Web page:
Caregiver scores 15 in scrabble. What is your score?

 The month started off with a bang – literally. 

I general inquiry went out by a family friend asking if we knew anyone who could watch their dog while they were away.  The trip was a last minute adventure and they were having trouble finding a dog sitter.  I recommended a friend, they met with her and all was well in doggy land.  Our friends left on their 2 week trip on Friday.    Saturday morning I received a phone call that the pet sitter and the dog had been in a car accident.  The dog was uninjured but it turns out the sitter had a broken foot.  Not what you need when you are watching a big, friendly dog who needs to go out for walks.    In the matter of a split second, the care was it and  the caregiver became one who needed care. 

Alternative arrangements were made for the dog.  Except for a close encounter with a skunk (only sprayed the window and not the dog itself) the new caregivers enjoyed having the dog and the dog enjoyed his stay.  When the family returned they were so pleased that all had worked out and that everyone had stepped forward to help take “care” of their dog. 

My husband and I took a few days of our holiday and went to visit my daughter and see her boyfriend’s farm.  I realized then how much we take for granted and how much care giving a farmer provides.  Feeding and watering the livestock.  Preparing and harvesting crops to provide food for both humans and the livestock.  A lot of care and attention goes into the preparation of the animals and harvest for human consumption.  I had the opportunity to bottle feed a calf, providing nourishment and some TLC.  The day we left, one of the sows gave birth and my daughter and her boyfriend had to provide help to a piglet that needed special attention.  All of these actions I believe fall under the realm of “Caregiver.”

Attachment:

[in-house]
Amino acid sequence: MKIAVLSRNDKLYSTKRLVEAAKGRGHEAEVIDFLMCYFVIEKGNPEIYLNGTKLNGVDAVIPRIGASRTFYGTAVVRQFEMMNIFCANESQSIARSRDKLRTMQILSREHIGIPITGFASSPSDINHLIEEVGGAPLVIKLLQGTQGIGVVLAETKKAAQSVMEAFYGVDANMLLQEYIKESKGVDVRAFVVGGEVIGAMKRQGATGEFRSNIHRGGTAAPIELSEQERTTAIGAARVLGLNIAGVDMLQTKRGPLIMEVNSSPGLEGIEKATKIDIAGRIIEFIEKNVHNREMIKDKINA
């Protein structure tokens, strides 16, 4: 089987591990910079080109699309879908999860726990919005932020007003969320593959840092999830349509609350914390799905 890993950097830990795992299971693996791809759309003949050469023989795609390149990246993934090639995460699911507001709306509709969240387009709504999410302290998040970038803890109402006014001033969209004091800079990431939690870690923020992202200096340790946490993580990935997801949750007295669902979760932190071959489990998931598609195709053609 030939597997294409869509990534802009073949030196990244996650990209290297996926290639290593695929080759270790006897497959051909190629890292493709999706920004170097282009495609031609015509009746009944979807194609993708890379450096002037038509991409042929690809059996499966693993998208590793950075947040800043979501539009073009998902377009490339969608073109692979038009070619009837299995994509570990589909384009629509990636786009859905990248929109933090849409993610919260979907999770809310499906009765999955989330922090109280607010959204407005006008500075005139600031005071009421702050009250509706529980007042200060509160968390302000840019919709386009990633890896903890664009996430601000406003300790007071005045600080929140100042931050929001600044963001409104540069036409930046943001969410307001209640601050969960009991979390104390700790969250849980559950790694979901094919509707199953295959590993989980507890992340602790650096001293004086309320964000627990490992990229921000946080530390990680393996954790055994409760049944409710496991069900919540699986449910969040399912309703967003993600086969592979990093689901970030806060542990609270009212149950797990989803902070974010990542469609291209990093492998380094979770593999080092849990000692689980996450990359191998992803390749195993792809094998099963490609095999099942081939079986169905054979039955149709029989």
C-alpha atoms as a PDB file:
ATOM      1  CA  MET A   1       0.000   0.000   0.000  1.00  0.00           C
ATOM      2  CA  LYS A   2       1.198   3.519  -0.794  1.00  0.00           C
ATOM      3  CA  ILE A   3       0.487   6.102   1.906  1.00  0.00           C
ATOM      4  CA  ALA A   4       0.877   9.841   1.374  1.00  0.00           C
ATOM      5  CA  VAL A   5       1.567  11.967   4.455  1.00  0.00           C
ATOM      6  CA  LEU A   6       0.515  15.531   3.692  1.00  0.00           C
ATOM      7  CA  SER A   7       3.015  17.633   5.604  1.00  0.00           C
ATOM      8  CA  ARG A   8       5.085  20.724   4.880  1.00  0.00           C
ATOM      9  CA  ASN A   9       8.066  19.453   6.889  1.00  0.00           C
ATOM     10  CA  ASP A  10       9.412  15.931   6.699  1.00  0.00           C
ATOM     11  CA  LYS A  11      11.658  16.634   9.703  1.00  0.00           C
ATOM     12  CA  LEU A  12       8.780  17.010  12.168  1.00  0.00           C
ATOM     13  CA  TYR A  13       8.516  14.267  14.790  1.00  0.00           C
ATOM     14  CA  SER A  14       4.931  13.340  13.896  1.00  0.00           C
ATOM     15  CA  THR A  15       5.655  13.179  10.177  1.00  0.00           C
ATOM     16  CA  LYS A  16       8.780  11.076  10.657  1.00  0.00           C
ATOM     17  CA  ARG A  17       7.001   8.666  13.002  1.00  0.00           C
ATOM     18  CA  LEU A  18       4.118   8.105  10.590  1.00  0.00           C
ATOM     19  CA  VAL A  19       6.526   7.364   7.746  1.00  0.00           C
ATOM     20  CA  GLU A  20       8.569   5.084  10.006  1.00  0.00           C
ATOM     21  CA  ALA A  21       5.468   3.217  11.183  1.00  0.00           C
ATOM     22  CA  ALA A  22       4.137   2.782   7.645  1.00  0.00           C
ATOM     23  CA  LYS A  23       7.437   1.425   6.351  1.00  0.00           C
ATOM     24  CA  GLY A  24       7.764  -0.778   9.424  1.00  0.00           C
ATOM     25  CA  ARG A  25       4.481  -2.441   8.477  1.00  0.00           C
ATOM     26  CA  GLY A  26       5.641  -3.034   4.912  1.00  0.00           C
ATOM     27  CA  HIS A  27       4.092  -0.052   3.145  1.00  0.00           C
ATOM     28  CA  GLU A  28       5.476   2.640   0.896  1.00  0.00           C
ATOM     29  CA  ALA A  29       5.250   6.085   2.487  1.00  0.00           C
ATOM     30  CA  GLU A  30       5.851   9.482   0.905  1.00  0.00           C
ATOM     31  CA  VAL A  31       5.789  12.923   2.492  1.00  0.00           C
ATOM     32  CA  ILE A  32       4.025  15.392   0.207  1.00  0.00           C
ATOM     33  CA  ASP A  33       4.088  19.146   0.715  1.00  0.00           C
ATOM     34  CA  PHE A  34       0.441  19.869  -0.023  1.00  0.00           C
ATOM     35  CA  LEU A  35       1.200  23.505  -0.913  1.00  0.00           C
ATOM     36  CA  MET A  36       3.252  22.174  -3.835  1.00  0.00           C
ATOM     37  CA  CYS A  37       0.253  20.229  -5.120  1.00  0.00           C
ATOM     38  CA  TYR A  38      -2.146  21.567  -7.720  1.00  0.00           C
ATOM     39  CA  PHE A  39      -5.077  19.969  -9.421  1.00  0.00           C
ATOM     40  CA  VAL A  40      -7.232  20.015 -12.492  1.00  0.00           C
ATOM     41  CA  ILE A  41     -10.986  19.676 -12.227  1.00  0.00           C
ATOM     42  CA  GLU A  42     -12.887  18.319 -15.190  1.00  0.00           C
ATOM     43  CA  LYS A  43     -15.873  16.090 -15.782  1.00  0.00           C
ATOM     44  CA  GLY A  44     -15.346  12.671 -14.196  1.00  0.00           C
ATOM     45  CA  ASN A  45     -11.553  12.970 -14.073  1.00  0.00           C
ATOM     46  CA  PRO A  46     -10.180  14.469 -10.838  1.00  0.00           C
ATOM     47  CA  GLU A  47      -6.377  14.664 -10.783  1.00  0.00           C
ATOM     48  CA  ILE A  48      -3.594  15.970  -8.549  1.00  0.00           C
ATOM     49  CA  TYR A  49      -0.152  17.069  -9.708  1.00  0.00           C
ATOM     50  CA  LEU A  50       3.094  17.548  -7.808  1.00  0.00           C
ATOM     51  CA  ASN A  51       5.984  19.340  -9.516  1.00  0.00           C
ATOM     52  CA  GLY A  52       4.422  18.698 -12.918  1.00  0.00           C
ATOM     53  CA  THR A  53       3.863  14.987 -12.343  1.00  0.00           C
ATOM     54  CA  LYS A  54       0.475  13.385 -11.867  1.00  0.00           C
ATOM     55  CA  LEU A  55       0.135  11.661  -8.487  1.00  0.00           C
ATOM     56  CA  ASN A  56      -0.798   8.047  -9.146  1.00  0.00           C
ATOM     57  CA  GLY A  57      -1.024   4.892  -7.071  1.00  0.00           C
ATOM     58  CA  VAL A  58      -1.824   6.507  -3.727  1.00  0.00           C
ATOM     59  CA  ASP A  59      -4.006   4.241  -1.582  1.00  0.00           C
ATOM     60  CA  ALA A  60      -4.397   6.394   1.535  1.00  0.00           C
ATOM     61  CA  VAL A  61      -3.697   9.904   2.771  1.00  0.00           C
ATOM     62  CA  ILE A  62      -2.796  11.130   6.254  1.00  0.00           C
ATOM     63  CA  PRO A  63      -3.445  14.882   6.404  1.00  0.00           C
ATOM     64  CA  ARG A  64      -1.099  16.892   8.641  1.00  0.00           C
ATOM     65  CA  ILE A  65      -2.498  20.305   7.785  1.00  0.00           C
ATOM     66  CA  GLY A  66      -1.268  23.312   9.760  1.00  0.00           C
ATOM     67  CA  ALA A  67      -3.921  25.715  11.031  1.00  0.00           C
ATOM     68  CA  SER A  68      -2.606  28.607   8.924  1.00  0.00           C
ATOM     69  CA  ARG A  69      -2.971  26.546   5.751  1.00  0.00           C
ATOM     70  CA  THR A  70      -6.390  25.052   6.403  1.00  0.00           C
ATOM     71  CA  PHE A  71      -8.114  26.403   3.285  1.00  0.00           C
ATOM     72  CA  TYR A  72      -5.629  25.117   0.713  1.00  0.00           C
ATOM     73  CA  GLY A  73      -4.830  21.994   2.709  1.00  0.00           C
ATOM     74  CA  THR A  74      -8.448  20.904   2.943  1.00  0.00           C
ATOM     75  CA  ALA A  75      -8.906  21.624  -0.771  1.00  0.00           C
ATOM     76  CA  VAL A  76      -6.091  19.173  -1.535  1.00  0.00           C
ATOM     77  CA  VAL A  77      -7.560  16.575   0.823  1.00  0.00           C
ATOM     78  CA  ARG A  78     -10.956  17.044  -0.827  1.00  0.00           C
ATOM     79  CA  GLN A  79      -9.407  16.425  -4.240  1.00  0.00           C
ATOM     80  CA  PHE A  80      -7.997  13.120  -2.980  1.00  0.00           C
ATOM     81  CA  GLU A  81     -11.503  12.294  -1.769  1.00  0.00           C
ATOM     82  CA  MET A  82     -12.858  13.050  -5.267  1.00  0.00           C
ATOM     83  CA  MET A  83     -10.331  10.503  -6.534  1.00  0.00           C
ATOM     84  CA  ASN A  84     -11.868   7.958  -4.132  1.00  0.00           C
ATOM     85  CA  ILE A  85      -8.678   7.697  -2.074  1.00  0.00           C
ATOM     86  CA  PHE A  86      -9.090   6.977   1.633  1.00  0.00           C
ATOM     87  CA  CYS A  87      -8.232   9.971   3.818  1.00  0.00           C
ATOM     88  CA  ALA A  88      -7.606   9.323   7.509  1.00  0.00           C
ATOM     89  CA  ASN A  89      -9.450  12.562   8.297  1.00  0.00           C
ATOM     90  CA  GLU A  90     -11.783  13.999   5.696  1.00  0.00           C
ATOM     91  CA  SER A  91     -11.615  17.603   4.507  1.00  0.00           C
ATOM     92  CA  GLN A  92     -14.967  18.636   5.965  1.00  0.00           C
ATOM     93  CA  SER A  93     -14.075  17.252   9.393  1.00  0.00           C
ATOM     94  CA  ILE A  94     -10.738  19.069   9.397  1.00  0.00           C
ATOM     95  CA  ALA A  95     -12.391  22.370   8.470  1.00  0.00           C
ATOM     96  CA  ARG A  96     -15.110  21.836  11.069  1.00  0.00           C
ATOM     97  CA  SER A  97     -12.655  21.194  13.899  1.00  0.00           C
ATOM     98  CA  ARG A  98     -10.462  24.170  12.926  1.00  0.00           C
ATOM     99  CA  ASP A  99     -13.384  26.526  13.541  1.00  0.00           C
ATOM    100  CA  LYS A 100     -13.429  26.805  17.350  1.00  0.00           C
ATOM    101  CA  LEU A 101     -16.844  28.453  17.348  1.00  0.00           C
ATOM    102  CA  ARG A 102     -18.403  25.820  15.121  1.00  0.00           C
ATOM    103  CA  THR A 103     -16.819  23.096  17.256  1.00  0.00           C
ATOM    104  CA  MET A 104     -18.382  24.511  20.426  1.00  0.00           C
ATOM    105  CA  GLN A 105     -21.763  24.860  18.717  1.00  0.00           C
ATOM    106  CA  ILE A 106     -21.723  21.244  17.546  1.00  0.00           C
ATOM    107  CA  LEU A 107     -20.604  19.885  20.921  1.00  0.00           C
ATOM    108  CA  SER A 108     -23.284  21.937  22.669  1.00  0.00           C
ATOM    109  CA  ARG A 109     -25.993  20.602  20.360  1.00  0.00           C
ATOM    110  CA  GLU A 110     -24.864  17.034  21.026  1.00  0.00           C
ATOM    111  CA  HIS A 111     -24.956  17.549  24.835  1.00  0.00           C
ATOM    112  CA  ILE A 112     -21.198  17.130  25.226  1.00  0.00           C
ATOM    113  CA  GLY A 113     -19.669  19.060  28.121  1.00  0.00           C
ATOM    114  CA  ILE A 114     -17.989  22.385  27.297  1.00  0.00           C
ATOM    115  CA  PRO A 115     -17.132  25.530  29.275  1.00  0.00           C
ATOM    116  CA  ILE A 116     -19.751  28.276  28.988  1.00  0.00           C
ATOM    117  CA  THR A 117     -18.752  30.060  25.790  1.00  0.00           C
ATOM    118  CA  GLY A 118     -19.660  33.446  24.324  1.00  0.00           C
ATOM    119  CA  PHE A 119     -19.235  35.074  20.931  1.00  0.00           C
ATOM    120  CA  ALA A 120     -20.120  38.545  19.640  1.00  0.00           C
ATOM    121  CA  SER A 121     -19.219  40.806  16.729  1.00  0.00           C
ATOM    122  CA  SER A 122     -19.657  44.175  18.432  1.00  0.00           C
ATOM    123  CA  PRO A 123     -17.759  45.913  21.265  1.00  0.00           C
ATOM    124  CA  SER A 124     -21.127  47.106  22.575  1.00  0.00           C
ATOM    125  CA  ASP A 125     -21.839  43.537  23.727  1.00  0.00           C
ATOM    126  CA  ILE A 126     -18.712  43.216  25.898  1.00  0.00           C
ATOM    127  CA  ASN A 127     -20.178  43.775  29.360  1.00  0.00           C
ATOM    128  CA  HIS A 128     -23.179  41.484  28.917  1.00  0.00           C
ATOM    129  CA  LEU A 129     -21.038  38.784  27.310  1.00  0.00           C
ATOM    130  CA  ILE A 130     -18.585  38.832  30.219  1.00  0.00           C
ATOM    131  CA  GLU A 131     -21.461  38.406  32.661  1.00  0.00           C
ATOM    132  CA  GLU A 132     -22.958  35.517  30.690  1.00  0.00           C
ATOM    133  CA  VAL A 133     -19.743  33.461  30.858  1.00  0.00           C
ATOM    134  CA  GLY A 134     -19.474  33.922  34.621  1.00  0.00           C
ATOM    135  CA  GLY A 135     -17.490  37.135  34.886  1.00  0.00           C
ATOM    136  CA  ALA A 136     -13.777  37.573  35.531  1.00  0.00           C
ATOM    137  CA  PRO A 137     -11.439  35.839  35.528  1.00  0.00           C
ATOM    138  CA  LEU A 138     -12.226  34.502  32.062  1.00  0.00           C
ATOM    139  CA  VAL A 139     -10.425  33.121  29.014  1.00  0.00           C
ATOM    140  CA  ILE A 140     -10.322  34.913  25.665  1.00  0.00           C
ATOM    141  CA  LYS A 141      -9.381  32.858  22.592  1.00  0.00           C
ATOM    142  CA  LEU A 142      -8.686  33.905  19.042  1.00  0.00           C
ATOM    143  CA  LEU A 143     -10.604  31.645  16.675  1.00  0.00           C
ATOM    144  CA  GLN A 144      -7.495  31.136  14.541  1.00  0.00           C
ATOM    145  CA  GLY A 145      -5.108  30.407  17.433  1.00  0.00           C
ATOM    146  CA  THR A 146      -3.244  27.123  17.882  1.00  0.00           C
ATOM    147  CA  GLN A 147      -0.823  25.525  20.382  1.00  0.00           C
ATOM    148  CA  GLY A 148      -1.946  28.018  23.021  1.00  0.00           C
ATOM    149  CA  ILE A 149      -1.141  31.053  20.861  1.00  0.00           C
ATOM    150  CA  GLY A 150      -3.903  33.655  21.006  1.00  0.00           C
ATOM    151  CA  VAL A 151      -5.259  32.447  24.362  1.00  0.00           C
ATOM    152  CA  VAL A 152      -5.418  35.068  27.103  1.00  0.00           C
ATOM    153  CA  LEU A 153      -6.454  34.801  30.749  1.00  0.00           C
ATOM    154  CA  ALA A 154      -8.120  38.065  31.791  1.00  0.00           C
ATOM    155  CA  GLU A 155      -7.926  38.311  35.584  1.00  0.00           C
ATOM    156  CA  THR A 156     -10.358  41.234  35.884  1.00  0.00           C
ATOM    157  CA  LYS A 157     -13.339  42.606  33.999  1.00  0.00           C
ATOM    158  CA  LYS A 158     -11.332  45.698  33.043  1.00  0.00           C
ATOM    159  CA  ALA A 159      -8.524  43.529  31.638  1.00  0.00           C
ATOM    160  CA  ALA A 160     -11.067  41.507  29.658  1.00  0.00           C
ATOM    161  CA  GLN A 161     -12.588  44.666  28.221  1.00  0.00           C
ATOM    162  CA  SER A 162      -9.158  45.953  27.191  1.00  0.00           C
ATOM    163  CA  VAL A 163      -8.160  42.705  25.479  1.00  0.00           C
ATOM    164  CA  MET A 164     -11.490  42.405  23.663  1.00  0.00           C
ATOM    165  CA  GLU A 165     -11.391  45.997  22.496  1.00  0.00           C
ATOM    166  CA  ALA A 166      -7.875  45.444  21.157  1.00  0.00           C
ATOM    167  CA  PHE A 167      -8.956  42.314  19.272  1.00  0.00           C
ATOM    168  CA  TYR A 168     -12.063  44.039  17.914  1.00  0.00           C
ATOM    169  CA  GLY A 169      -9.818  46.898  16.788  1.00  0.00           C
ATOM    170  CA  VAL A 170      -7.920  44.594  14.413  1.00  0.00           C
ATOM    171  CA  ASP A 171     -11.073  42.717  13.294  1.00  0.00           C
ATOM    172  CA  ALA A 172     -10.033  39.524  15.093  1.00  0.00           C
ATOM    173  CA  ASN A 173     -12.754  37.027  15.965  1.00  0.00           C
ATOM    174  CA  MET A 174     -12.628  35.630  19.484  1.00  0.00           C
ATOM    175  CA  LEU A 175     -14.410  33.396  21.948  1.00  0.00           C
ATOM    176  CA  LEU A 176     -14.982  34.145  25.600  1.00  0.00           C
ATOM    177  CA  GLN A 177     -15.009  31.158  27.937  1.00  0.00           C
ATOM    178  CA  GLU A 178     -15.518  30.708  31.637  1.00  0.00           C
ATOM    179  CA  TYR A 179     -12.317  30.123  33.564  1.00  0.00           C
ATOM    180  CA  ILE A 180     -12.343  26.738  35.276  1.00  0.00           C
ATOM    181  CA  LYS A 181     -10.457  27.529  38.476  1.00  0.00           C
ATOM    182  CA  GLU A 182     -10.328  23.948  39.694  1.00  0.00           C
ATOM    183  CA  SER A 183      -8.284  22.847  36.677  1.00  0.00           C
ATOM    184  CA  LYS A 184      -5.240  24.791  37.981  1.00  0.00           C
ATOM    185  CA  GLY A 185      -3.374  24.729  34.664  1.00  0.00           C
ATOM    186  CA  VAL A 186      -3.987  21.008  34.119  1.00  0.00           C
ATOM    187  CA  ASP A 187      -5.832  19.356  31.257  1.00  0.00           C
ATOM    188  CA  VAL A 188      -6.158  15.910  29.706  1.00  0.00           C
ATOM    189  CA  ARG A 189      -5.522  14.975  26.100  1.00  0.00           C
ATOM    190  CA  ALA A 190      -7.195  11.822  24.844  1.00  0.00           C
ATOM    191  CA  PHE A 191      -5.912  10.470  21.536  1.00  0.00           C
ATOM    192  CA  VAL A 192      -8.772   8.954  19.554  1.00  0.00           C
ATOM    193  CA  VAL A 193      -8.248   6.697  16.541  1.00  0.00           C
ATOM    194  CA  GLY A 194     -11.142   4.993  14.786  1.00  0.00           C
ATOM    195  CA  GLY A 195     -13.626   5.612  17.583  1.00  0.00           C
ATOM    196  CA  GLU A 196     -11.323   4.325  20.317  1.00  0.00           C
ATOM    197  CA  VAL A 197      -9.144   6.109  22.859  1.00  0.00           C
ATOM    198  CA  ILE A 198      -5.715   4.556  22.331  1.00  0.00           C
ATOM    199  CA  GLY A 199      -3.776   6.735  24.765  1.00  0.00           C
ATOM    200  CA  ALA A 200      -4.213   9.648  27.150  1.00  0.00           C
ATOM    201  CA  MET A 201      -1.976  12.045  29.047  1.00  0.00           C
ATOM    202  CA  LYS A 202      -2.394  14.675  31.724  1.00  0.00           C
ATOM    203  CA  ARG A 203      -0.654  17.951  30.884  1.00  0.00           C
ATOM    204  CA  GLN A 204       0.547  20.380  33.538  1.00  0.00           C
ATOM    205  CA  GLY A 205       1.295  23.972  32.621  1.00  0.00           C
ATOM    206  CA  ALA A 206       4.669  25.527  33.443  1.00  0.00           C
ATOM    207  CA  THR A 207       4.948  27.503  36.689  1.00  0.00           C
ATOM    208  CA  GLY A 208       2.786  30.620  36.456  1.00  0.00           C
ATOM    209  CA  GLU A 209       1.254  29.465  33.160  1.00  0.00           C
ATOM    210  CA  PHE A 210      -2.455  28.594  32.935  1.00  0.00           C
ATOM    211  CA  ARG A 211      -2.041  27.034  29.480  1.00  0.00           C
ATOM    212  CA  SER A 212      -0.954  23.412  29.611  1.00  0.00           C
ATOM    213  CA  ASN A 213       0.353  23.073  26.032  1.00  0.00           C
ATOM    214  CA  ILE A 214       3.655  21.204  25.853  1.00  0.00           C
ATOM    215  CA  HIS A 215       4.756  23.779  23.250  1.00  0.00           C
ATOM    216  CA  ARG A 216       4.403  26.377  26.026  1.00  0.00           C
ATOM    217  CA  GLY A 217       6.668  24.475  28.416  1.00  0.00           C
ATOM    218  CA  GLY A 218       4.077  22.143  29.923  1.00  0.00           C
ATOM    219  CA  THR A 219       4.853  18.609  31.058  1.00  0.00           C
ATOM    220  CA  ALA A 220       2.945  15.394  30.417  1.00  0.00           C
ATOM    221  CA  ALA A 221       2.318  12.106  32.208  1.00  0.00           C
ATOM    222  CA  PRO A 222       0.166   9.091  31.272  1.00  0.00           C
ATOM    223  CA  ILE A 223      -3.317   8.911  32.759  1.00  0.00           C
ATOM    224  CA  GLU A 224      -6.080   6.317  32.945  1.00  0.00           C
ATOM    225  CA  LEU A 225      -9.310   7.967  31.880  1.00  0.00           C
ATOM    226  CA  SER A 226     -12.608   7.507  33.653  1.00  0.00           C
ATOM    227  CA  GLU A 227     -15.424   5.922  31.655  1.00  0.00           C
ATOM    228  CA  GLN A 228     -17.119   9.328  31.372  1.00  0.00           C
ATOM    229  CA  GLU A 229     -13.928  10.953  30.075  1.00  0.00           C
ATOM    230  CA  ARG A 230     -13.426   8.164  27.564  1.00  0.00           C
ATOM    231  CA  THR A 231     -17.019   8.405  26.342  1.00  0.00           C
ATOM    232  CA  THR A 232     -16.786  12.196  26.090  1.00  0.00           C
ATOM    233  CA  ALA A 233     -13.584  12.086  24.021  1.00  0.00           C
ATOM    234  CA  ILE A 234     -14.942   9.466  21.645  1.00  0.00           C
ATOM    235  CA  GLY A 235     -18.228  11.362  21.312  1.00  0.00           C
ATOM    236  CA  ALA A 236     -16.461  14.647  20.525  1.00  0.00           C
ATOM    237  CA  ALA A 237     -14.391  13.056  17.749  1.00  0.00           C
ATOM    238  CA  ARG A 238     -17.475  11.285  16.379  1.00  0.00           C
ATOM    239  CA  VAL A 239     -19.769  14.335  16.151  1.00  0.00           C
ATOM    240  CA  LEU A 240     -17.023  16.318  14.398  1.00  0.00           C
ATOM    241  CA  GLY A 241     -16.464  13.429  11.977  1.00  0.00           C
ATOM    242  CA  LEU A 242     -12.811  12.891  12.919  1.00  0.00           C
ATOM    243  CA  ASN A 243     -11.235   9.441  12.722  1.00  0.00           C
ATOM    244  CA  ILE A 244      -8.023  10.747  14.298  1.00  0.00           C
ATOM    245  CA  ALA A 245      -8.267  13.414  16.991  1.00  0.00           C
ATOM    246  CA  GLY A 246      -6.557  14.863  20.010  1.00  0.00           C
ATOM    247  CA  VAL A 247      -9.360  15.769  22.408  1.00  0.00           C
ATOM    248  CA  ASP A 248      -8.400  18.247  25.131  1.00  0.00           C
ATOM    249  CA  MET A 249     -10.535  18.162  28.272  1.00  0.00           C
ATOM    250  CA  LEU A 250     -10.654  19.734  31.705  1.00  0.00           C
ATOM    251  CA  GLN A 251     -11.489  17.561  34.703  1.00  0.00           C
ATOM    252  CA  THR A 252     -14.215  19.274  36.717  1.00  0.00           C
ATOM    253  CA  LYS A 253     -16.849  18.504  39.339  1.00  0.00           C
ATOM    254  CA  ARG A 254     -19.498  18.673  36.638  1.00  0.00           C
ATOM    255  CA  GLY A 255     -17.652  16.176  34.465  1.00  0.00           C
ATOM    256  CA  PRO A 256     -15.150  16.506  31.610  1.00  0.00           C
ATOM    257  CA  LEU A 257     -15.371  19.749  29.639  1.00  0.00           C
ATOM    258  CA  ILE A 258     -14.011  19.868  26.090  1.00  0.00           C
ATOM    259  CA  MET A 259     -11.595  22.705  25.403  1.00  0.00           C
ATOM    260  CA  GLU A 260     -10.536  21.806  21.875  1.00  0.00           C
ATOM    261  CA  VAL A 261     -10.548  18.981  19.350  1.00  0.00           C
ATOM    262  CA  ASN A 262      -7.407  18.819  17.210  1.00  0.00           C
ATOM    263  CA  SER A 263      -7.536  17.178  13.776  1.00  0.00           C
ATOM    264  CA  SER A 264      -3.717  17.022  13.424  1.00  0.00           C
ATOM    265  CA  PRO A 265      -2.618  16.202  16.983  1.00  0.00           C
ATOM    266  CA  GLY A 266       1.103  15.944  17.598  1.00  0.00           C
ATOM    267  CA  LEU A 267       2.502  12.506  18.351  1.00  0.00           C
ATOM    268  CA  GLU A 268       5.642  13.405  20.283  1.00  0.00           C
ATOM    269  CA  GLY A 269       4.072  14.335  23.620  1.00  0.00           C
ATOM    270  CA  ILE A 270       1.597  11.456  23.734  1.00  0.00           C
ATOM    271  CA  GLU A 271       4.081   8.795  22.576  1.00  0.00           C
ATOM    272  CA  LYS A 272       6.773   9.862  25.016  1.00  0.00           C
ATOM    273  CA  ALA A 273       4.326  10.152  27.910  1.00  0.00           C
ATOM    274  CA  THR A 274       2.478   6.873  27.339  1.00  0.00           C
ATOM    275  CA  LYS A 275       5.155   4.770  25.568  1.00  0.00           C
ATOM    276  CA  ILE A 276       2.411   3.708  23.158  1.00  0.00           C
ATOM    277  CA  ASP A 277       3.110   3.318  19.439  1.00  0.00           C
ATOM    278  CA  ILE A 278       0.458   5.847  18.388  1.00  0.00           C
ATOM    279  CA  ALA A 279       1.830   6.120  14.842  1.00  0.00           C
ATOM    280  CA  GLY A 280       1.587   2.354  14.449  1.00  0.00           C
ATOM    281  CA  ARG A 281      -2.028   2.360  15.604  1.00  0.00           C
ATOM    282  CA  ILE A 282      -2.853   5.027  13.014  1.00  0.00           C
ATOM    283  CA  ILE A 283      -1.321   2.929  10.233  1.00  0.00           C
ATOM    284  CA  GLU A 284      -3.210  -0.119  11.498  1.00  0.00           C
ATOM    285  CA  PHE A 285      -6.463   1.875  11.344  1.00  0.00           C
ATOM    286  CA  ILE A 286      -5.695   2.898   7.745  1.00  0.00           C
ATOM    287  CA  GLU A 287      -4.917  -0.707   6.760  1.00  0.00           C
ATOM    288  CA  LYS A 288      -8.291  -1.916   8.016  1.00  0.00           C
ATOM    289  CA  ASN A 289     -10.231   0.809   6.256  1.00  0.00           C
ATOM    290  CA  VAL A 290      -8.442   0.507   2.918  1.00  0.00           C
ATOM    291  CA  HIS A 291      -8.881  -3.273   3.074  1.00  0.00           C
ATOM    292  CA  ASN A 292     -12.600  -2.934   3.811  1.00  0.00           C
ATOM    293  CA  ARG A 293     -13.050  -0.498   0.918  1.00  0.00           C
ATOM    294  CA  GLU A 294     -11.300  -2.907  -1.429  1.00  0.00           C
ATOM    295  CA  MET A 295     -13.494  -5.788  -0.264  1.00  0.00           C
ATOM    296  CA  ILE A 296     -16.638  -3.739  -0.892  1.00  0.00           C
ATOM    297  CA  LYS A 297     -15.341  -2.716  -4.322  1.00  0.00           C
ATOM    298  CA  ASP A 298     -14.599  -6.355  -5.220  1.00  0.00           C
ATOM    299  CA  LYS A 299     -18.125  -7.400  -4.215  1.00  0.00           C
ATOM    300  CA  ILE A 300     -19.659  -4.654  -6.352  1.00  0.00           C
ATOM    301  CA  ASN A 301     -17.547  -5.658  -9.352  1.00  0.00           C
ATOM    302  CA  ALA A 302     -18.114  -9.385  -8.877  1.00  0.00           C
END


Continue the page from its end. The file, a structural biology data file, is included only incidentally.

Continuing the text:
The month continued with so many examples of care giving being demonstrated, that there were just too many to write about.  I noticed one common denominator; those providing care have a lot of responsibility that can be very stressful at times.   It may be unanticipated stress such as the car accident and the rush to make alternative arrangements for a pet.  It can be the surprise visit from a skunk and the resulting aftermath.  It can be from the career we have chosen and all of the responsibilities for caring for those who are impacted by what we do.    

In some way or another I believe we are all caregivers.  Caregiver fatigue is something that can happen to all of us.  Caregivers can become stressed, worn out, depressed, isolated…  Being mindful of the potential for it may help you our a loved one avoid its effects. 

September is a time when things ramp up again after the summer holidays.  Remember that we are all caregivers in some form or another.  Taking care of ourselves is as important as the role we play as the caregiver.   

Caregiver scores 15 in scrabble.  What is your score?  How many people and pets and things rely on you as a caregiver?  Life is not a scrabble game so avoid those double and triple letter squares that increase your score and risk of caregiver fatigue.

 Suggestions for things that can help avoid caregiver fatigue:

Go for a walk in nature

Arrange for someone to come in and replace you for a period of time so you can get a break if you are not getting time for yourself.

Spend some time with friends.  If you can’t get out with your friends have them come to you.  The person you are caring for usually knows that you need the break and appreciates your friends coming over to chat and laugh.  

Get a massage

Get or give yourself a manicure and/or pedicure.

Give yourself Reiki or go for a Reiki treatment.  Better yet – do both!

Do anything that helps you to Relax, Relieve stress and pain, Rejuvenate.

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